Turning now to FIG. 14, there is illustrated an alternate embodiment of the fixture in which the lamp to be used is a high pressure sodium lamp. A ballast and ignitor are necessary. In the alternate embodiment illustrated in FIG. 14, the cover-plate 18 has been removed and replaced by an enclosure or container 118. The enclosure contains the ballast 120 and ignitor (not illustrated). The enclosure 118 is suitably secured to one or more of the aforementioned bosses 126 which extend downwardly from the domed portion 114. The container 118 then serves to protect the electrical elements from the weather, moisture, dirt, etc.
While preferred embodiments of the present invention have been described in detail hereinabove, it is apparent that various modifications might be made to the preferred embodiment without departing from the scope of the invention which is set forth in the claims below.
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|Citing Patent||Filing date||Publication date||Applicant||Title|
|US5695278 *||Dec 14, 1996||Dec 9, 1997||Regent Lighting Corporation||Worklight fixture with safety handles and integral storage compartment for additional bulb|
|US6231215 *||Jun 15, 1999||May 15, 2001||Regent Lighting Corporation||Halogen tasklight|
|US6530680||May 1, 2001||Mar 11, 2003||Arthur E. Sipala||Utility flood light|
|US6595663 *||Feb 6, 2002||Jul 22, 2003||Frank Tsao||Work light cage attachment system|
|US7314290||Dec 23, 2003||Jan 1, 2008||Sartek Llc||High intensity discharge (HID) lamp with integral ballast and underwater lighting systems incorporating same|
|US7524086||Oct 25, 2007||Apr 28, 2009||Sartek, Llc||High intensity discharge (HID) lamp with integral ballast and underwater lighting systems incorporating same|
|US7815437 *||Oct 11, 2007||Oct 19, 2010||Arnold & Richter Cine Technik Gmbh & Co. Betriebs Kg||Spotlight for illumination in film, studio, event or theatre environments|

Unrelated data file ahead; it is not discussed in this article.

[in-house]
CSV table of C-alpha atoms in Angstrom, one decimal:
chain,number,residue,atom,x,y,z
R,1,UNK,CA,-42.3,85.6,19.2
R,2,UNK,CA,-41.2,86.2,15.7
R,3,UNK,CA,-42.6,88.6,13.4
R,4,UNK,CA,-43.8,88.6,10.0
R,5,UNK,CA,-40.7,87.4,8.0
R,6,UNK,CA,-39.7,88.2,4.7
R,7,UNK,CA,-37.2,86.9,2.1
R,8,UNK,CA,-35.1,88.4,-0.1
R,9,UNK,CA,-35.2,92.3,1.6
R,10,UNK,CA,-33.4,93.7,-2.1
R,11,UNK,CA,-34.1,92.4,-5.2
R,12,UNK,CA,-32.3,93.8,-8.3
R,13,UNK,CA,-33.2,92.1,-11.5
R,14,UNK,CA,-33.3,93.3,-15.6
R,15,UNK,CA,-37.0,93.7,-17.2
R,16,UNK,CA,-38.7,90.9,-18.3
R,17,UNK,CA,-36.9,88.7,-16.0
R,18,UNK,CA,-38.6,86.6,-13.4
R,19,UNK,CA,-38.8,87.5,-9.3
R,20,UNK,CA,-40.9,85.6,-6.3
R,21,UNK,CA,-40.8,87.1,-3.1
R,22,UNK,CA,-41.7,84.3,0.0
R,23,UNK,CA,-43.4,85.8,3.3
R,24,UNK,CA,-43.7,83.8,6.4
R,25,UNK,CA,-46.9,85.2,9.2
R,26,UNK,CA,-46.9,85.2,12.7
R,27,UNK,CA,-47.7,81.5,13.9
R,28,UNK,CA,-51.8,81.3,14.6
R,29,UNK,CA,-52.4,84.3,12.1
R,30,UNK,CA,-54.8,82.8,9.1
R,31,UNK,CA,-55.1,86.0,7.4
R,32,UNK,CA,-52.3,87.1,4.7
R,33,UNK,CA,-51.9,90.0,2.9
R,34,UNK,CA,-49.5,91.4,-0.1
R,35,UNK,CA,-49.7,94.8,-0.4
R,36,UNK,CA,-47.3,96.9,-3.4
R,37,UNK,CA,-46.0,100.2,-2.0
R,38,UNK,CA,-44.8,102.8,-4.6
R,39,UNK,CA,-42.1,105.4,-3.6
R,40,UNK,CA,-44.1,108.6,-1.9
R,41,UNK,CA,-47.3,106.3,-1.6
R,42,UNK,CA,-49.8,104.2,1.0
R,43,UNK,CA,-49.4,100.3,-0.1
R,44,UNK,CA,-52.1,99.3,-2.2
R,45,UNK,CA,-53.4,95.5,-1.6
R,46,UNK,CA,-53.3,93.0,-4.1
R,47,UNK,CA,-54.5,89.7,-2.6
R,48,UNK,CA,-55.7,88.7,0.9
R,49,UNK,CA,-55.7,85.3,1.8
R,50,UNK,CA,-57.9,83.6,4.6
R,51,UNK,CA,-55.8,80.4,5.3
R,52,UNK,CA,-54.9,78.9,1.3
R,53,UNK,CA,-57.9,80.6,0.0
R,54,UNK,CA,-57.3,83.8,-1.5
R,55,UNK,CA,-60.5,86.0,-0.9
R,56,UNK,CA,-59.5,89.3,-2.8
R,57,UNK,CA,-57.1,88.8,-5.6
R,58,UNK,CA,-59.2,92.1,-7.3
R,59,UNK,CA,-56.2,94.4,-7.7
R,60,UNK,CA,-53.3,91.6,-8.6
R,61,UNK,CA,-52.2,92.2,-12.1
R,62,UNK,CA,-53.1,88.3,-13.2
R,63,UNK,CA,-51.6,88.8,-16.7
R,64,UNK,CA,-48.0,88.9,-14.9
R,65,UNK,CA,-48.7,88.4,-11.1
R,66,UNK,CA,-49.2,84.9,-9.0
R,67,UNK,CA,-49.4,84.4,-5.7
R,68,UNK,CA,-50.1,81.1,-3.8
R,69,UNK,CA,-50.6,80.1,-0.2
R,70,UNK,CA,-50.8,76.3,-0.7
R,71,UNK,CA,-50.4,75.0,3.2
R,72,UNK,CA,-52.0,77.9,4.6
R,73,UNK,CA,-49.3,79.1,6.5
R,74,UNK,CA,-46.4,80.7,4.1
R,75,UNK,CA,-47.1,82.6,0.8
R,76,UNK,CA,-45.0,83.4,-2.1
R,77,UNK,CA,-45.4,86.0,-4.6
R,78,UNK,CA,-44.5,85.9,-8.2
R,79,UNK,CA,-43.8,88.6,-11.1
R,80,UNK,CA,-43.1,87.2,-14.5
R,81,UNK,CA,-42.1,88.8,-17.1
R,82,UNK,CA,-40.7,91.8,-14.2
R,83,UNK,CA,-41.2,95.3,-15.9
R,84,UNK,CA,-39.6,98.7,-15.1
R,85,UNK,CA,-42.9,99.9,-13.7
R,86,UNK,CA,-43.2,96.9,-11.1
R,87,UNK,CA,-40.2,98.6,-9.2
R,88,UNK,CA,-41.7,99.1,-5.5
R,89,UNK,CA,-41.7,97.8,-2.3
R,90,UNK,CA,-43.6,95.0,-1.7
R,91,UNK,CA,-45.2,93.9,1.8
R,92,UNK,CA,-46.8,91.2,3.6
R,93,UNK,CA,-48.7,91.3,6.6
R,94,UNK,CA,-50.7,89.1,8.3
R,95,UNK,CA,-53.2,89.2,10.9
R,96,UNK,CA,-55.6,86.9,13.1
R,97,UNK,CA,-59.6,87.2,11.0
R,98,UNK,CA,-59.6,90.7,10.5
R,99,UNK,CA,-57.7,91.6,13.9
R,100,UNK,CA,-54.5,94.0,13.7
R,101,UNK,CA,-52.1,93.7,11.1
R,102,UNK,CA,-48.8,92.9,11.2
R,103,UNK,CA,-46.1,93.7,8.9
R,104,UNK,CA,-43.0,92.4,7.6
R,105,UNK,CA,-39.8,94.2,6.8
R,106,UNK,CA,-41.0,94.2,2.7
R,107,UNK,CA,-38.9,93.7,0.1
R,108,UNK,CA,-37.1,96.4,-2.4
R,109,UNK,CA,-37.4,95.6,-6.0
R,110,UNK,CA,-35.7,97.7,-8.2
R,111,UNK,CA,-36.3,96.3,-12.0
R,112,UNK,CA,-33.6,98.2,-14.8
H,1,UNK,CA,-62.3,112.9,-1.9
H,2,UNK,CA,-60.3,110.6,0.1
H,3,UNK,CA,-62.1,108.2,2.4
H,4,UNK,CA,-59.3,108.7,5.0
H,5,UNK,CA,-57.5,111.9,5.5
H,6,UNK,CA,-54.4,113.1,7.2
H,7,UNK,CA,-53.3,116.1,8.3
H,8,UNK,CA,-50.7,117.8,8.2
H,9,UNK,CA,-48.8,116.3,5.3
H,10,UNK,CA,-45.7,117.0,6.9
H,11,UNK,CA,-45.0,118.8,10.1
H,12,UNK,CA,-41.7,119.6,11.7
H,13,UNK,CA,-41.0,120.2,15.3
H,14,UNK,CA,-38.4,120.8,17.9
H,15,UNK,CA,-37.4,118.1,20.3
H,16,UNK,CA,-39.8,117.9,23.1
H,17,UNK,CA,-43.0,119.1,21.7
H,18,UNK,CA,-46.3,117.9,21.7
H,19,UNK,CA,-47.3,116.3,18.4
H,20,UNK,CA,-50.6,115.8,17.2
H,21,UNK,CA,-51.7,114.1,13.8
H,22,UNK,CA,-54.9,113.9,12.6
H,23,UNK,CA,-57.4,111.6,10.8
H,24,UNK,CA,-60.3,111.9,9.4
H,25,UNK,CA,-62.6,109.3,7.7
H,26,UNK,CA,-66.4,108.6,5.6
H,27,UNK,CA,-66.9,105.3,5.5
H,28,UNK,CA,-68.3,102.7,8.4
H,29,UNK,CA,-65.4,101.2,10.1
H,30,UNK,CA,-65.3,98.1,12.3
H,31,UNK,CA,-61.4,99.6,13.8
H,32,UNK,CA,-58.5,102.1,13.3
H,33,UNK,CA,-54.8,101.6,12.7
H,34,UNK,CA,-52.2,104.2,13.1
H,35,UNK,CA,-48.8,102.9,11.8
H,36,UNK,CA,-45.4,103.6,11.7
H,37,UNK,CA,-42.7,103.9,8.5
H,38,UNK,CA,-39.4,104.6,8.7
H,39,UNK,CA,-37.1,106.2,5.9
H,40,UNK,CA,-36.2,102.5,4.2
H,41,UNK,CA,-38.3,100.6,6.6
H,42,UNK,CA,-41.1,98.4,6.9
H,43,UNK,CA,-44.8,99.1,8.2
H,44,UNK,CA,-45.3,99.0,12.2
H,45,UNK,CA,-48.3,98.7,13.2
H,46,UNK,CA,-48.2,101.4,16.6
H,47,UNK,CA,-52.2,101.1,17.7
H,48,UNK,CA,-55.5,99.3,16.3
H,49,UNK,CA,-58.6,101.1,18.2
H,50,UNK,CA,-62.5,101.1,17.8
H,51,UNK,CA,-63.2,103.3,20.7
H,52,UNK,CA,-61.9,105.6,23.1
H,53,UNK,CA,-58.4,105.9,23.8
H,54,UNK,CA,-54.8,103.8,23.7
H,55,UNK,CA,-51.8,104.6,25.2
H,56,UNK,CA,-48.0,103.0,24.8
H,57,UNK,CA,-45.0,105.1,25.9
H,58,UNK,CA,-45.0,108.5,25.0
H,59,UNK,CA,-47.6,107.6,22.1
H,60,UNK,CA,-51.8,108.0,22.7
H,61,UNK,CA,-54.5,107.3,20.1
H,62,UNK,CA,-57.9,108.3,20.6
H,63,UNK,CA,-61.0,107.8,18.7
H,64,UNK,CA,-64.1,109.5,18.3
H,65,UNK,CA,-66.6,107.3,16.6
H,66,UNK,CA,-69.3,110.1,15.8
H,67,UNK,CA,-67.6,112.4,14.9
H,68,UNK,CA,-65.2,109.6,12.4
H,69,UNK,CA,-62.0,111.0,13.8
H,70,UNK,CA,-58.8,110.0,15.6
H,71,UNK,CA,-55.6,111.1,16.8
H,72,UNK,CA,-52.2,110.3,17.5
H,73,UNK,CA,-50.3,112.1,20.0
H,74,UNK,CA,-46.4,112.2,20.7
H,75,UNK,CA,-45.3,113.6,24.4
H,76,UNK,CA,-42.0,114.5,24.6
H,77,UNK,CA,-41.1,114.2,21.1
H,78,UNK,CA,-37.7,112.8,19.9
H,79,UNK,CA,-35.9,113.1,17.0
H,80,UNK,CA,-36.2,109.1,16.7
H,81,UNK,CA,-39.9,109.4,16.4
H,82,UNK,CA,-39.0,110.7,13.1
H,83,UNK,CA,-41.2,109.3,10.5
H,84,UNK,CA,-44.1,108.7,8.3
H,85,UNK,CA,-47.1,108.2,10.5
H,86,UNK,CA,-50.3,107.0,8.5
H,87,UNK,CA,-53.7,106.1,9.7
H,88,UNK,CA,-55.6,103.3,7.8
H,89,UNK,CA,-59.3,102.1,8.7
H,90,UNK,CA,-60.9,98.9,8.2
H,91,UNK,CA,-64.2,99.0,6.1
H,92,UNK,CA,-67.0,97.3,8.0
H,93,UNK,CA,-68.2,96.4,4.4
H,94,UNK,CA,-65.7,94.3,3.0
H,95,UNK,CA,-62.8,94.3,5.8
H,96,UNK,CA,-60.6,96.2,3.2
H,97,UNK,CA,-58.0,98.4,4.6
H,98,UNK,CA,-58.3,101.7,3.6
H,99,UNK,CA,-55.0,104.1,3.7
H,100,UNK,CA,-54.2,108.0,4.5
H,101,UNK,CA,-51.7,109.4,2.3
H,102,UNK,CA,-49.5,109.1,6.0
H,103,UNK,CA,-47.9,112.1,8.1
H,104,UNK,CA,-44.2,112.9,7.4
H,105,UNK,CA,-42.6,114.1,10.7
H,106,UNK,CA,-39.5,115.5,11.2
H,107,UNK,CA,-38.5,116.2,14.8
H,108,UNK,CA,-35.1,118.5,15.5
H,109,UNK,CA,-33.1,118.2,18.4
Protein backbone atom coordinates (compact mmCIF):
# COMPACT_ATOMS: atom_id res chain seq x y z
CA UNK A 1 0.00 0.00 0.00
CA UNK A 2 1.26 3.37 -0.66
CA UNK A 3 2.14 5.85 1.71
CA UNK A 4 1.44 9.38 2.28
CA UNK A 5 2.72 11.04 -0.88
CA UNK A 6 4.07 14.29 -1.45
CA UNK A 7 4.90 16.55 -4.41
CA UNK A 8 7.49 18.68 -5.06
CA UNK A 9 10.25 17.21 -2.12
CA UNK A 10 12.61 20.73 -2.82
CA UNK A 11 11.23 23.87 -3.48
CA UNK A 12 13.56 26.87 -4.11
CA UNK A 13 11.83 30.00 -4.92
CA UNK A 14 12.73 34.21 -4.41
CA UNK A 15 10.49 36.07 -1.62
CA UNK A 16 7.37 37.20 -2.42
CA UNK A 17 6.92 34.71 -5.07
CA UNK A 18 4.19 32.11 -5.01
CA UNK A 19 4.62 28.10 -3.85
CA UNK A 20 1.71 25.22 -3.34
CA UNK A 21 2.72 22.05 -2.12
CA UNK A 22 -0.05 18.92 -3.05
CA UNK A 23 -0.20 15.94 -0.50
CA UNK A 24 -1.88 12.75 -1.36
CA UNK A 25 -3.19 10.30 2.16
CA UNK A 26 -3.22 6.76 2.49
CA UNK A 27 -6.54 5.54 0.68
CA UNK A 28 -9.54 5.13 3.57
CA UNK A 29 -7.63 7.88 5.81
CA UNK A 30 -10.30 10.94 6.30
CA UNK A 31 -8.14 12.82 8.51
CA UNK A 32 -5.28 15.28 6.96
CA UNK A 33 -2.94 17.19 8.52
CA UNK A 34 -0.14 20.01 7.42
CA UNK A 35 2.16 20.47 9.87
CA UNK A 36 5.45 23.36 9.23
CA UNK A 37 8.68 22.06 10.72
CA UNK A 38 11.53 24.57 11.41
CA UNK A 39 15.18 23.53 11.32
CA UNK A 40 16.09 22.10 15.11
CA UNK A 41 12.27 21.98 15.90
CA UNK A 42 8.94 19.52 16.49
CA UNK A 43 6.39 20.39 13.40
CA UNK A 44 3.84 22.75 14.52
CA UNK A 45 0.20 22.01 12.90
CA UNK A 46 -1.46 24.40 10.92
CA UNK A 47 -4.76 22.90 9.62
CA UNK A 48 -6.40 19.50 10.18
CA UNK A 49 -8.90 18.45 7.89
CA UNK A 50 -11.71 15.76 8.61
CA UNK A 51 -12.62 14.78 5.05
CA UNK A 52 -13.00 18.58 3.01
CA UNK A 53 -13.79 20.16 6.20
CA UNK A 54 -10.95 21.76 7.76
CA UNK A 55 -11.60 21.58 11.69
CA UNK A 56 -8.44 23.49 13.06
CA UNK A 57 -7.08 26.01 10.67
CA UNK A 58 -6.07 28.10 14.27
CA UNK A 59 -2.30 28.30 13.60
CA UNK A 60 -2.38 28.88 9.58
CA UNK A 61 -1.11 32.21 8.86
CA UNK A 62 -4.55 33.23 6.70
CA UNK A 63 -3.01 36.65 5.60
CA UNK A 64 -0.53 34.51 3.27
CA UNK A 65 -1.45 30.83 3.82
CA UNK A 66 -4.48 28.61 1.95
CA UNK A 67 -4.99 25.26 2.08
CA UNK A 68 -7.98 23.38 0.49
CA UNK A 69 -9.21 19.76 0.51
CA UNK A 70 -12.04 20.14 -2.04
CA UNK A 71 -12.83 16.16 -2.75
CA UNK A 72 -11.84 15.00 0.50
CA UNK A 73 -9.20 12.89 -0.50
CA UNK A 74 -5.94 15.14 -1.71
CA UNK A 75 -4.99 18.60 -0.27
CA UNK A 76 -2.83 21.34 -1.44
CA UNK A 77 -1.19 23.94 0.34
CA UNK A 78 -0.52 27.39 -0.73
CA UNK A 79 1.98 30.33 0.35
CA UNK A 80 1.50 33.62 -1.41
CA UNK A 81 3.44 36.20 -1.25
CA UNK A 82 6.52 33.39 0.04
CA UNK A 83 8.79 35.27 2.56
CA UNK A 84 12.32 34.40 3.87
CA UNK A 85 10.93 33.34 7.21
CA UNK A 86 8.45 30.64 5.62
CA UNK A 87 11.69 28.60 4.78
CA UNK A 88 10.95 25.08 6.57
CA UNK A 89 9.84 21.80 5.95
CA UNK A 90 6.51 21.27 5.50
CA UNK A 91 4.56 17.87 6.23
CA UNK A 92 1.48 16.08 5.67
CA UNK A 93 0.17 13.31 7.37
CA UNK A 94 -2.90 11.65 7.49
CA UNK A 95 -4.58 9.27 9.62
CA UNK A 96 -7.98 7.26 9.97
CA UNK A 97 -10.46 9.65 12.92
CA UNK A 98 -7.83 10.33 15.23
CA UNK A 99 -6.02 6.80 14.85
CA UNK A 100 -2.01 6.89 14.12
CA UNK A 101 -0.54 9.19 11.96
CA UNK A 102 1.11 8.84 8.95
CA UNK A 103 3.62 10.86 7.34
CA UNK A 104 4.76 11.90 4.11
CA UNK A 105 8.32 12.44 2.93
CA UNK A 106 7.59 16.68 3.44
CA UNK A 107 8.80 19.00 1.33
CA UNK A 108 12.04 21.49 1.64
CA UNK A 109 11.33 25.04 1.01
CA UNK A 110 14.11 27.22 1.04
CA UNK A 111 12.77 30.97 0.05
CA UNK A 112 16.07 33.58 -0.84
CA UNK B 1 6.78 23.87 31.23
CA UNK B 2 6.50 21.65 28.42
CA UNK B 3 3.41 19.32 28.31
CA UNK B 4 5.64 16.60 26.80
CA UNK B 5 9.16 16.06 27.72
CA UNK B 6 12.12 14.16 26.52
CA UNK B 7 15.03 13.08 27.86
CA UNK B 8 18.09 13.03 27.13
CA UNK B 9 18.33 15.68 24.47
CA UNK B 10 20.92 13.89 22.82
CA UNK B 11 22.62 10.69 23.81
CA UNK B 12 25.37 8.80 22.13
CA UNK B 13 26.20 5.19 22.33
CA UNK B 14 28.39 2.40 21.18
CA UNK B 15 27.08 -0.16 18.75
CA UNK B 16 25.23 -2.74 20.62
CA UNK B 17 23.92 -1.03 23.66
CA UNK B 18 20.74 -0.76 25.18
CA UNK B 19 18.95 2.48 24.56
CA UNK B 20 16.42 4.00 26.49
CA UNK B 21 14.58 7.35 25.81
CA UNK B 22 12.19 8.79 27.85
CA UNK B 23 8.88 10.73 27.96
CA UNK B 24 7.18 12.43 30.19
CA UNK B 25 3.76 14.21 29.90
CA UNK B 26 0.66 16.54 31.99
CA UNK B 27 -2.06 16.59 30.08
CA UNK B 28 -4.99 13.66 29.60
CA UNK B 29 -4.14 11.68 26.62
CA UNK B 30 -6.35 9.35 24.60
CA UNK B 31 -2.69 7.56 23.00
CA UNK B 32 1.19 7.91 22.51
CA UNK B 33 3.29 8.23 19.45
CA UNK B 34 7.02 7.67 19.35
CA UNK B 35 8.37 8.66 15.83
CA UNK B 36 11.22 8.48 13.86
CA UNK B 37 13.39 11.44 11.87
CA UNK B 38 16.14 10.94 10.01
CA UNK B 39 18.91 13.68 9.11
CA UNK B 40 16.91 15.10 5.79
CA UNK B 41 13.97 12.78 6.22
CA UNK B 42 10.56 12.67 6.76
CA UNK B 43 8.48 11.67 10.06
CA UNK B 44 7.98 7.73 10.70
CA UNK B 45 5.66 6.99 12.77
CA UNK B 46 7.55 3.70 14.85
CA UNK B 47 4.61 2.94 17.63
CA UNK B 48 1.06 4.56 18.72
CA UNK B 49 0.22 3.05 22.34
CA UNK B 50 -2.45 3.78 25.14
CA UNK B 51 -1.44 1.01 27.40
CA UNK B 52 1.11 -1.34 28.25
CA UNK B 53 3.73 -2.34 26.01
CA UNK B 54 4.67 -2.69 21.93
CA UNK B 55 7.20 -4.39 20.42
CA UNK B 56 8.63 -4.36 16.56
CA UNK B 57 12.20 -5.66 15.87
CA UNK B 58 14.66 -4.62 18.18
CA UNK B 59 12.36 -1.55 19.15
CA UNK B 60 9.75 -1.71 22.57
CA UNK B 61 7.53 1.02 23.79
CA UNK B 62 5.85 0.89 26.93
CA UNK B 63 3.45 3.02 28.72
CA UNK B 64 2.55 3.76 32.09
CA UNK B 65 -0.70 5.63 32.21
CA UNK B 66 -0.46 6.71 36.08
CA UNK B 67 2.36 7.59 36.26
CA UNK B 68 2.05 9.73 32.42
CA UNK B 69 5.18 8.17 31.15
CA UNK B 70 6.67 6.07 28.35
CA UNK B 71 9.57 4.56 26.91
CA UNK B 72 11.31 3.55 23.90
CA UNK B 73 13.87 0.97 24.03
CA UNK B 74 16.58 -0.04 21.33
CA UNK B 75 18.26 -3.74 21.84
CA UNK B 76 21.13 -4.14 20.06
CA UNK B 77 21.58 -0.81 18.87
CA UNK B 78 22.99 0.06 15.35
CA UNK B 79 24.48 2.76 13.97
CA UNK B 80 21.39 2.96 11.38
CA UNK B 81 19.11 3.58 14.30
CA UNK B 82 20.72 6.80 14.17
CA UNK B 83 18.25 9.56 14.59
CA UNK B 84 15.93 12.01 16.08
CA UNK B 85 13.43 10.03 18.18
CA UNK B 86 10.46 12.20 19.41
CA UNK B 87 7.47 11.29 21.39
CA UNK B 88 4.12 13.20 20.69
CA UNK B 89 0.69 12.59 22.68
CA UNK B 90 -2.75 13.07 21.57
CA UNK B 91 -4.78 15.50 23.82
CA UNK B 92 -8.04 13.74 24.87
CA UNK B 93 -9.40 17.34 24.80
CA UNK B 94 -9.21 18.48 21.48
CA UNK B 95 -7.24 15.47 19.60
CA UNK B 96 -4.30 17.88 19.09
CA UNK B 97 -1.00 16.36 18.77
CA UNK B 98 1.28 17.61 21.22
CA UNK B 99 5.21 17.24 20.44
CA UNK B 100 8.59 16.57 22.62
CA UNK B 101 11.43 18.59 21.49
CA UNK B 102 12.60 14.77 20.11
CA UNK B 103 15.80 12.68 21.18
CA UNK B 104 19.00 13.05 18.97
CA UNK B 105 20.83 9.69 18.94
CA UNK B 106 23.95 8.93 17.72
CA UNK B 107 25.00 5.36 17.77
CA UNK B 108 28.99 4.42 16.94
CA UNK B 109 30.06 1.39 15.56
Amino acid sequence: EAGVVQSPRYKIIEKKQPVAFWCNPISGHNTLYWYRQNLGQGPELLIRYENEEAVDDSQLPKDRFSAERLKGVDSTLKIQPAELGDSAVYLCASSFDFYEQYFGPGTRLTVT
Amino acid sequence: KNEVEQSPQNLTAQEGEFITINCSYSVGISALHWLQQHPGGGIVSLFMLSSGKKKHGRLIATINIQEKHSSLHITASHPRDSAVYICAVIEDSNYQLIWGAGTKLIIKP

|US20040136192 *||Dec 23, 2003||Jul 15, 2004||Carl Saieva||High intensity discharge (HID) lamp with integral ballast and underwater lighting systems incorporating same|
|US20100033977 *||Oct 11, 2007||Feb 11, 2010||Arnold & Richter Cine Technik Gmbh & Co. Betriebs||Spotlight for illumination in film, studio, event or theatre environments|
|DE19608106A1 *||Mar 2, 1996||Sep 5, 1996||Bernd Oswald Croesmann||Support frame for electric lamps|
|DE19608106B4 *||Mar 2, 1996||Aug 6, 2009||Crößmann, Bernd Oswald||Trageeinheit für Beleuchtungsgeräte|
|U.S. Classification||362/410, 362/287, 362/399, 362/427, 362/375|
|International Classification||F21V21/30, F21V15/02, F21V21/06|
|Cooperative Classification||F21V21/30, F21W2131/1005, F21V15/02, F21V21/06|
|European Classification||F21V21/30, F21V15/02, F21V21/06|
|Oct 18, 1993||AS||Assignment|
Owner name: REGENT LIGHTING CORP., NORTH CAROLINA
Free format text: ASSIGNMENT OF ASSIGNORS INTEREST;ASSIGNORS:OSTEEN, MITCHELL M.;SUMER, SULEYMAN O.;DOZIER, CHARLES L.;REEL/FRAME:006739/0276
Effective date: 19931008
|Aug 18, 1995||AS||Assignment|
Owner name: BANQUE NATIONAL DE PARIS, NEW YORK BRANCH, A NY BA
Free format text: SECURITY INTEREST;ASSIGNOR:REGENT ACQUISITION CORP.;REEL/FRAME:007588/0876
Effective date: 19950817
Owner name: REGENT ACQUISITION CORP., A CORP. OF DELAWARE, NOR
Free format text: ASSIGNMENT OF ASSIGNORS INTEREST;ASSIGNOR:REGENT LIGHTING CORPORATION;REEL/FRAME:007588/0669
Effective date: 19950817
|Oct 26, 1998||AS||Assignment|
Owner name: REGENT LIGHTING CORPORATION, NORTH CAROLINA
Free format text: ASSIGNMENT OF ASSIGNORS INTEREST;ASSIGNOR:REGENT ACQUISITION CORPORATION;REEL/FRAME:009547/0646
Effective date: 19981012
|Aug 19, 1999||FPAY||Fee payment|
Year of fee payment: 4
|Jun 27, 2003||FPAY||Fee payment|
Year of fee payment: 8
|Aug 27, 2007||REMI||Maintenance fee reminder mailed|
|Feb 20, 2008||LAPS||Lapse for failure to pay maintenance fees|
|Apr 8, 2008||FP||Expired due to failure to pay maintenance fee|
Effective date: 20080220